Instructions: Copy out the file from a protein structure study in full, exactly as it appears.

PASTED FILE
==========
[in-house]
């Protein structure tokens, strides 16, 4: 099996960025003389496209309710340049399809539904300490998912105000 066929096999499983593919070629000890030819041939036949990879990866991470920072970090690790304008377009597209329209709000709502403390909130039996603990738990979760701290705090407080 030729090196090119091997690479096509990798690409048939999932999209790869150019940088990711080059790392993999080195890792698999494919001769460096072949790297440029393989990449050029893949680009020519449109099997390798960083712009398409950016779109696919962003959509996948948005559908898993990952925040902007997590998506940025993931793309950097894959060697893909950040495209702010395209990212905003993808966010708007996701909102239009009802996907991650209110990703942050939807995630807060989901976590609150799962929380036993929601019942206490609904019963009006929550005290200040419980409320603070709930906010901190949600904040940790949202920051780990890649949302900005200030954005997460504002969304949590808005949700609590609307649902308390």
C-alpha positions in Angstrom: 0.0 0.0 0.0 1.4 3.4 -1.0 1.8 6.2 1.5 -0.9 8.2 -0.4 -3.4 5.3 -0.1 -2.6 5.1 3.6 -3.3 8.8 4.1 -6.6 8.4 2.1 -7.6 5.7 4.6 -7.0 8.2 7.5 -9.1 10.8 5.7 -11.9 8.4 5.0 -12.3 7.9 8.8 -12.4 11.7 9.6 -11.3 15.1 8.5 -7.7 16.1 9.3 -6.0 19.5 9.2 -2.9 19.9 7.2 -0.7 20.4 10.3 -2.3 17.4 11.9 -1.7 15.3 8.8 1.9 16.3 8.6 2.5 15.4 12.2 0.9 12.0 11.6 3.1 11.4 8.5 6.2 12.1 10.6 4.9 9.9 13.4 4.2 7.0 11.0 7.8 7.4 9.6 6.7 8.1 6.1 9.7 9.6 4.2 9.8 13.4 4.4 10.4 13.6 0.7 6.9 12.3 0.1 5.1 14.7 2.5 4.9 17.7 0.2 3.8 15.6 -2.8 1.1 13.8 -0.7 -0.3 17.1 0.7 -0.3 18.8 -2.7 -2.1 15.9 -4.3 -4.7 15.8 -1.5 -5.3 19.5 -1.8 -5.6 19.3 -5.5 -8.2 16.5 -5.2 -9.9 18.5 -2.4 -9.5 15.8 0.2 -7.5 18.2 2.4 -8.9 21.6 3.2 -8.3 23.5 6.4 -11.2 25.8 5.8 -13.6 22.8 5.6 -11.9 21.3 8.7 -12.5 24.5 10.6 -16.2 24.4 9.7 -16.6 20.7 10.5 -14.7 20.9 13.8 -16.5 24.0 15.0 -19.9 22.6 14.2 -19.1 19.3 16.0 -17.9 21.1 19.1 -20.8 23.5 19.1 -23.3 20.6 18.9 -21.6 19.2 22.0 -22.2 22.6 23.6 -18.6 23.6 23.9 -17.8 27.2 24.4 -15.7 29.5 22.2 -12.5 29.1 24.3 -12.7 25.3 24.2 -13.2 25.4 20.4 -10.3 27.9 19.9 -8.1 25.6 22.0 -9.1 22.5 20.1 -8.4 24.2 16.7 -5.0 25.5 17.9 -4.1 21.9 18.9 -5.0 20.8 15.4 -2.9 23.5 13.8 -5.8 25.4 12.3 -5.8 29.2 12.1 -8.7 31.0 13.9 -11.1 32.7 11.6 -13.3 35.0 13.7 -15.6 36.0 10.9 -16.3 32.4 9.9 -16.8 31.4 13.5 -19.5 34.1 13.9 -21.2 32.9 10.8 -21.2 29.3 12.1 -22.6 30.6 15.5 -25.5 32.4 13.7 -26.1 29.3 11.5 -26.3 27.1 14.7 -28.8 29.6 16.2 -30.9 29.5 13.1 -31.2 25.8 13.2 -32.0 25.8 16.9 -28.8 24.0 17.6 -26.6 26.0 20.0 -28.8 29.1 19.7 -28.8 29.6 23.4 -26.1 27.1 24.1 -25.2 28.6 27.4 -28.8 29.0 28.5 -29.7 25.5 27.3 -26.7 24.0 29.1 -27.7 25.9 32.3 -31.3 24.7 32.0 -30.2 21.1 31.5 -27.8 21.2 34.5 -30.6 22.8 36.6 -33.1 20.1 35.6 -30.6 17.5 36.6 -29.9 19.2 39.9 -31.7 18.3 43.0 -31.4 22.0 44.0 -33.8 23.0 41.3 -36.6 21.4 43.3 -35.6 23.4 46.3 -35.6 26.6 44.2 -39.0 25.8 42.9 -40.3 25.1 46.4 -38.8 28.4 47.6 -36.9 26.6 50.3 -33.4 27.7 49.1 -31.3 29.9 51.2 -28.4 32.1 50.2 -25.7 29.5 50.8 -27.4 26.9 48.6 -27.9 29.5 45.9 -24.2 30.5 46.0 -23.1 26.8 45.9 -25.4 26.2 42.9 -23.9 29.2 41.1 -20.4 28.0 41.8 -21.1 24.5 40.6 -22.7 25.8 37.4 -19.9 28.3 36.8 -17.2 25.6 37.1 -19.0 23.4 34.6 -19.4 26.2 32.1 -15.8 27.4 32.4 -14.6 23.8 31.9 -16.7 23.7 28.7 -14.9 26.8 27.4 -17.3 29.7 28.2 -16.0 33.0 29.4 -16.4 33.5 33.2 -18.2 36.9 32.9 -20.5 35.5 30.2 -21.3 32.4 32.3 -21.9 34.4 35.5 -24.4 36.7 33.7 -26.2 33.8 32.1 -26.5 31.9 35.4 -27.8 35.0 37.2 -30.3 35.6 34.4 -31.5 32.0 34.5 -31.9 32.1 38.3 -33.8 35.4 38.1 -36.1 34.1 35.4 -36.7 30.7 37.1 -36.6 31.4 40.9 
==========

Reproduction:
[in-house]
């Protein structure tokens, strides 16, 4: 099996960025003389496209309710340049399809539904300490998912105000 066929096999499983593919070629000890030819041939036949990879990866991470920072970090690790304008377009597209329209709000709502403390909130039996603990738990979760701290705090407080 030729090196090119091997690479096509990798690409048939999932999209790869150019940088990711080059790392993999080195890792698999494919001769460096072949790297440029393989990449050029893949680009020519449109099997390798960083712009398409950016779109696919962003959509996948948005559908898993990952925040902007997590998506940025993931793309950097894959060697893909950040495209702010395209990212905003993808966010708007996701909102239009009802996907991650209110990703942050939807995630807060989901976590609150799962929380036993929601019942206490609904019963009006929550005290200040419980409320603070709930906010901190949600904040940790949202920051780990890649949302900005200030954005997460504002969304949590808005949700609590609307649902308390």
C-alpha positions in Angstrom: 0.0 0.0 0.0 1.4 3.4 -1.0 1.8 6.2 1.5 -0.9 8.2 -0.4 -3.4 5.3 -0.1 -2.6 5.1 3.6 -3.3 8.8 4.1 -6.6 8.4 2.1 -7.6 5.7 4.6 -7.0 8.2 7.5 -9.1 10.8 5.7 -11.9 8.4 5.0 -12.3 7.9 8.8 -12.4 11.7 9.6 -11.3 15.1 8.5 -7.7 16.1 9.3 -6.0 19.5 9.2 -2.9 19.9 7.2 -0.7 20.4 10.3 -2.3 17.4 11.9 -1.7 15.3 8.8 1.9 16.3 8.6 2.5 15.4 12.2 0.9 12.0 11.6 3.1 11.4 8.5 6.2 12.1 10.6 4.9 9.9 13.4 4.2 7.0 11.0 7.8 7.4 9.6 6.7 8.1 6.1 9.7 9.6 4.2 9.8 13.4 4.4 10.4 13.6 0.7 6.9 12.3 0.1 5.1 14.7 2.5 4.9 17.7 0.2 3.8 15.6 -2.8 1.1 13.8 -0.7 -0.3 17.1 0.7 -0.3 18.8 -2.7 -2.1 15.9 -4.3 -4.7 15.8 -1.5 -5.3 19.5 -1.8 -5.6 19.3 -5.5 -8.2 16.5 -5.2 -9.9 18.5 -2.4 -9.5 15.8 0.2 -7.5 18.2 2.4 -8.9 21.6 3.2 -8.3 23.5 6.4 -11.2 25.8 5.8 -13.6 22.8 5.6 -11.9 21.3 8.7 -12.5 24.5 10.6 -16.2 24.4 9.7 -16.6 20.7 10.5 -14.7 20.9 13.8 -16.5 24.0 15.0 -19.9 22.6 14.2 -19.1 19.3 16.0 -17.9 21.1 19.1 -20.8 23.5 19.1 -23.3 20.6 18.9 -21.6 19.2 22.0 -22.2 22.6 23.6 -18.6 23.6 23.9 -17.8 27.2 24.4 -15.7 29.5 22.2 -12.5 29.1 24.3 -12.7 25.3 24.2 -13.2 25.4 20.4 -10.3 27.9 19.9 -8.1 25.6 22.0 -9.1 22.5 20.1 -8.4 24.2 16.7 -5.0 25.5 17.9 -4.1 21.9 18.9 -5.0 20.8 15.4 -2.9 23.5 13.8 -5.8 25.4 12.3 -5.8 29.2 12.1 -8.7 31.0 13.9 -11.1 32.7 11.6 -13.3 35.0 13.7 -15.6 36.0 10.9 -16.3 32.4 9.9 -16.8 31.4 13.5 -19.5 34.1 13.9 -21.2 32.9 10.8 -21.2 29.3 12.1 -22.6 30.6 15.5 -25.5 32.4 13.7 -26.1 29.3 11.5 -26.3 27.1 14.7 -28.8 29.6 16.2 -30.9 29.5 13.1 -31.2 25.8 13.2 -32.0 25.8 16.9 -28.8 24.0 17.6 -26.6 26.0 20.0 -28.8 29.1 19.7 -28.8 29.6 23.4 -26.1 27.1 24.1 -25.2 28.6 27.4 -28.8 29.0 28.5 -29.7 25.5 27.3 -26.7 24.0 29.1 -27.7 25.9 32.3 -31.3 24.7 32.0 -30.2 21.1 31.5 -27.8 21.2 34.5 -30.6 22.8 36.6 -33.1 20.1 35.6 -30.6 17.5 36.6 -29.9 19.2 39.9 -31.7 18.3 43.0 -31.4 22.0 44.0 -33.8 23.0 41.3 -36.6 21.4 43.3 -35.6 23.4 46.3 -35.6 26.6 44.2 -39.0 25.8 42.9 -40.3 25.1 46.4 -38.8 28.4 47.6 -36.9 26.6 50.3 -33.4 27.7 49.1 -31.3 29.9 51.2 -28.4 32.1 50.2 -25.7 29.5 50.8 -27.4 26.9 48.6 -27.9 29.5 45.9 -24.2 30.5 46.0 -23.1 26.8 45.9 -25.4 26.2 42.9 -23.9 29.2 41.1 -20.4 28.0 41.8 -21.1 24.5 40.6 -22.7 25.8 37.4 -19.9 28.3 36.8 -17.2 25.6 37.1 -19.0 23.4 34.6 -19.4 26.2 32.1 -15.8 27.4 32.4 -14.6 23.8 31.9 -16.7 23.7 28.7 -14.9 26.8 27.4 -17.3 29.7 28.2 -16.0 33.0 29.4 -16.4 33.5 33.2 -18.2 36.9 32.9 -20.5 35.5 30.2 -21.3 32.4 32.3 -21.9 34.4 35.5 -24.4 36.7 33.7 -26.2 33.8 32.1 -26.5 31.9 35.4 -27.8 35.0 37.2 -30.3 35.6 34.4 -31.5 32.0 34.5 -31.9 32.1 38.3 -33.8 35.4 38.1 -36.1 34.1 35.4 -36.7 30.7 37.1 -36.6 31.4 40.9 